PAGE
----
The third meeting of the International Olympic Committee (IOC) Coordination Commission for Beijing 2022 was held in the organizing committee's Shougang headquarters this week (September 17-18) to discuss progress made so far and the work that lies ahead.
"The organizers have achieved very significant progress, and we are extremely confident in the work that has been done," Commission Chair Juan Antonio Samaranch said at Tuesday's press conference. Samaranch said Beijing 2022 is going to deliver an "intelligent" Games.
"Bigger is not better, spending more is not better. What we are trying to impress the world with in Beijing 2022 is to make use of resources efficiently. It is not only about saving money, is about saving everything, saving natural resources, being more sustainable, [leaving a] better legacy, [and being] more efficient."
It was the first Coordination Commission meeting for Beijing 2022 since June 2017 and after the successful staging of the Olympic Winter Games in PyeongChang earlier this year. Representatives from the IOC and International Federations expressed confidence in the speed and quality of Beijing 2022's progress.
"We are happy to see that some of the ideas for Beijing 2022 have already become a reality... The number of people practicing winter sports has increased threefold and also the Zhangjiakou competition zone is becoming a new industry as a tourist destination," Samaranch said.
With the Olympic Winter Games having now officially entered the "Beijing Cycle" and with only 16 months to go until the first test events, the amount of work, pace, and standards expected of the organizing committee has increased significantly, said Zhang Jiandong, Vice Mayor of Beijing and Executive Vice President of Beijing 2022.
To step up work in areas like venue construction, infrastructure, competition organization, Games services, accessibility, and talent training, Beijing 2022 hopes to strengthen its already-close cooperation with the Coordination Commission, whose expert advice will be much appreciated, Zhang said.
All the work for Beijing 2022 will be carried out in keeping with the "Olympic Agenda 2020" and the "New Norm", which places great importance on sustainability and legacy, he added.
Of the 13 competition and non-competition venues in the Beijing zone, many are legacy venues from the Beijing 2008 Olympic Games. General plans for Beijing 2022 have also been made to suit the long-term development needs of the three competition zones in Beijing, Yanqing and Zhangjiakou.
"You are building a very intelligent Games. And this is something that not only will give you a wonderful legacy in infrastructure but also a more personal legacy for the citizens," said Samaranch.
Beijing's winning bid for the 2022 Winter Games has already served as a catalyst for ice and snow sports across China, with skiing and skating participation increasing rapidly. The Games themselves and Beijing 2022's education and engagement programs are expected to encourage millions more to take up winter sports.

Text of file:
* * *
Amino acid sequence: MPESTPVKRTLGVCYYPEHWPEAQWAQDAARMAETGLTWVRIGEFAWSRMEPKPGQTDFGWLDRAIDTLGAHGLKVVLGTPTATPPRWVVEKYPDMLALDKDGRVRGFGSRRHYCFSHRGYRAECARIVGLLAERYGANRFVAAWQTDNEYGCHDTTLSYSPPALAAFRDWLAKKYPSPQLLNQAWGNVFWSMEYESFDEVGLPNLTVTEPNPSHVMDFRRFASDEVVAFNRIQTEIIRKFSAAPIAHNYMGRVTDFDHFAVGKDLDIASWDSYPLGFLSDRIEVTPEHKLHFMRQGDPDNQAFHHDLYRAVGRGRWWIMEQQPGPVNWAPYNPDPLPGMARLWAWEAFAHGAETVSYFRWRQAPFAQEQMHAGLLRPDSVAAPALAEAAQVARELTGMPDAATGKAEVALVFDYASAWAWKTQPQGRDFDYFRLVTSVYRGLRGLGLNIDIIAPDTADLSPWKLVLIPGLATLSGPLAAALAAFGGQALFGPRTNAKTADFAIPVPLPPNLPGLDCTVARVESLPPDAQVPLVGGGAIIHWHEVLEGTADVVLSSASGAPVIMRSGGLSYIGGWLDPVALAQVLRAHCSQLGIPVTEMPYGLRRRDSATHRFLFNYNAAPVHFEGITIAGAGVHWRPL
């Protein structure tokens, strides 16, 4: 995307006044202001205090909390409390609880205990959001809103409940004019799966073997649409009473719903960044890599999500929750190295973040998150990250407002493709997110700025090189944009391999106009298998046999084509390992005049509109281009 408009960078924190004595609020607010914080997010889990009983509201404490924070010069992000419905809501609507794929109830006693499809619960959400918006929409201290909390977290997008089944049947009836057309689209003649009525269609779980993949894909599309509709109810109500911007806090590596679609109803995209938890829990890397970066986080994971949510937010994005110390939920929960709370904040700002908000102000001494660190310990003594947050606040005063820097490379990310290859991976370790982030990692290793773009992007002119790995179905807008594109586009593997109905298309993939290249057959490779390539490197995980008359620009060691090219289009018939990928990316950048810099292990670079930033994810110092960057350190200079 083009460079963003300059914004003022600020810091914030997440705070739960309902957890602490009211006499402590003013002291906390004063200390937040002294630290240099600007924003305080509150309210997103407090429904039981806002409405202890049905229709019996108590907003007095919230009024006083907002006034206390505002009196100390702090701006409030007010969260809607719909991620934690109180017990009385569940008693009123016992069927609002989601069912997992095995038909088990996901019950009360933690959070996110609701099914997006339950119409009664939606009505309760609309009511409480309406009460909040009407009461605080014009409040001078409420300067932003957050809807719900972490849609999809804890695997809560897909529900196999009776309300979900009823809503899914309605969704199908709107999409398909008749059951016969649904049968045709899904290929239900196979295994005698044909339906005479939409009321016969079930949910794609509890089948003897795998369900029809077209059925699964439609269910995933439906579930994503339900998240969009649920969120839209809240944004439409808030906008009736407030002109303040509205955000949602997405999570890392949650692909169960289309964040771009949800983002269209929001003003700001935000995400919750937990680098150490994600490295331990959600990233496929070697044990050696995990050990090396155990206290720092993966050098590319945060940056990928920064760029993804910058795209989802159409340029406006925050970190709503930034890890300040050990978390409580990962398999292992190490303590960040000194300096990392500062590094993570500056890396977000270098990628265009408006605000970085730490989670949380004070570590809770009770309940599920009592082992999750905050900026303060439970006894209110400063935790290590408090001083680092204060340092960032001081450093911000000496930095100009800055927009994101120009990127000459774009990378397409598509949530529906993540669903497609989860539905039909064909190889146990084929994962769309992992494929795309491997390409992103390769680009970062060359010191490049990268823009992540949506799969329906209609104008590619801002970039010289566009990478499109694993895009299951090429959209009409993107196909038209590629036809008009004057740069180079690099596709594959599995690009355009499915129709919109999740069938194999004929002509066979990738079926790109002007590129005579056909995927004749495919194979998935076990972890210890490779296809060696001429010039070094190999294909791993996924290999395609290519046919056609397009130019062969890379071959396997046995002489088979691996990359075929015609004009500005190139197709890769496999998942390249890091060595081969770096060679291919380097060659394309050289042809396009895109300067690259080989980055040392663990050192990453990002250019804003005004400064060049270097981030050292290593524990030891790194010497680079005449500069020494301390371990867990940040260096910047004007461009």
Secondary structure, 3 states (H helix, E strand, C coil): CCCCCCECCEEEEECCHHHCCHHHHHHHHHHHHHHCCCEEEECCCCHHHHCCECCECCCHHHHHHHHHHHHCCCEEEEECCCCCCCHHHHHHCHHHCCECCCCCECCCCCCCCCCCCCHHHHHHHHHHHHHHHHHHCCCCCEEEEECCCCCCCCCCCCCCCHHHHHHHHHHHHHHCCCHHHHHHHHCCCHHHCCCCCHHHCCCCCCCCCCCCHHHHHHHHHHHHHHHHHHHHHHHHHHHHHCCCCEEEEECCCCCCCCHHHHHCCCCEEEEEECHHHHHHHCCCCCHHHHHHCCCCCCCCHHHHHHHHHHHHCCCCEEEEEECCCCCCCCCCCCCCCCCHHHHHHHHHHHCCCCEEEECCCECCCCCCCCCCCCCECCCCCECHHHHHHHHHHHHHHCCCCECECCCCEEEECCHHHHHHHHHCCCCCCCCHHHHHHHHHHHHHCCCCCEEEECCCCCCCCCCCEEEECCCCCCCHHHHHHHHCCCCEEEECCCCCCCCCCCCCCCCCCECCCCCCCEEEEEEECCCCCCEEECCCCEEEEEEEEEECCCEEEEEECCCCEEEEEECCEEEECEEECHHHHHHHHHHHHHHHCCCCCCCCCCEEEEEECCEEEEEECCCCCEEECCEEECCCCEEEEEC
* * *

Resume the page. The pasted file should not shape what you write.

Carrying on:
In addition to a slew of meetings held at Beijing 2022's Shougang headquarters, members of the Coordination Commission went on a venue tour that took them to the National Indoor Stadium, the gymnastics and handball venue for Beijing 2008 that will become one of two ice hockey venues for Beijing 2022. They also visited the Olympic Tower, which overlooks the Olympic Park and the entire Olympic city of Beijing.
They also went to the venue locations for snowboard and freestyle skiing Big Air, the Beijing Olympic Village, as well as the "Ice Ribbon" National Speed Skating Oval.
The Big Air venue will be built next to four cooling towers in the Shougang Industrial Park, an old steel factory now being transformed into recreational and office spaces. The Beijing Olympic Village, a short distance away from the Olympic Park, will be used for rental housing after Beijing 2022 to attract more talent to work in the Chinese capital.
The National Speed Skating Oval is one of two new competition venues in the Beijing zone - the other being the Big Air venue - and is being built on a piece of land that used to be Beijing 2008's temporary hockey and archery fields.
It also has solid post-Games use plans in place that will benefit the public and elite athletes alike.
Members of the Coordination Commission were joined by two Chinese athletes in the "Water Cube" (National Aquatics Center), the swimming and diving venue for Beijing 2008 that will transform into the "Ice Cube" for Beijing 2022's curling events.
Zhang Lin, who won a silver medal in men's 400m freestyle swimming in the Water Cube in 2008, told Samaranch that he still has a special connection with the venue.
"Every time I came back to the Water Cube after 2008, I wanted to jump into the pool and swim here again," Zhang said. "I won't be able to compete at the Winter Games in 2022, but I will certainly come here to cheer for Team China as a spectator."
Yang Ying, a young curler who competed at the 2017 Asian Winter Games for the Chinese women's team, said it would be exciting to compete in such a special venue.
"It is a [big] transformation from the Water Cube in 2008 to the Ice Cube in 2022. It is also inheriting a legacy from 2008. I really hope to be able to compete at Beijing 2022," Yang said to Samaranch and Kate Caithness, the President of the World Curling Federation.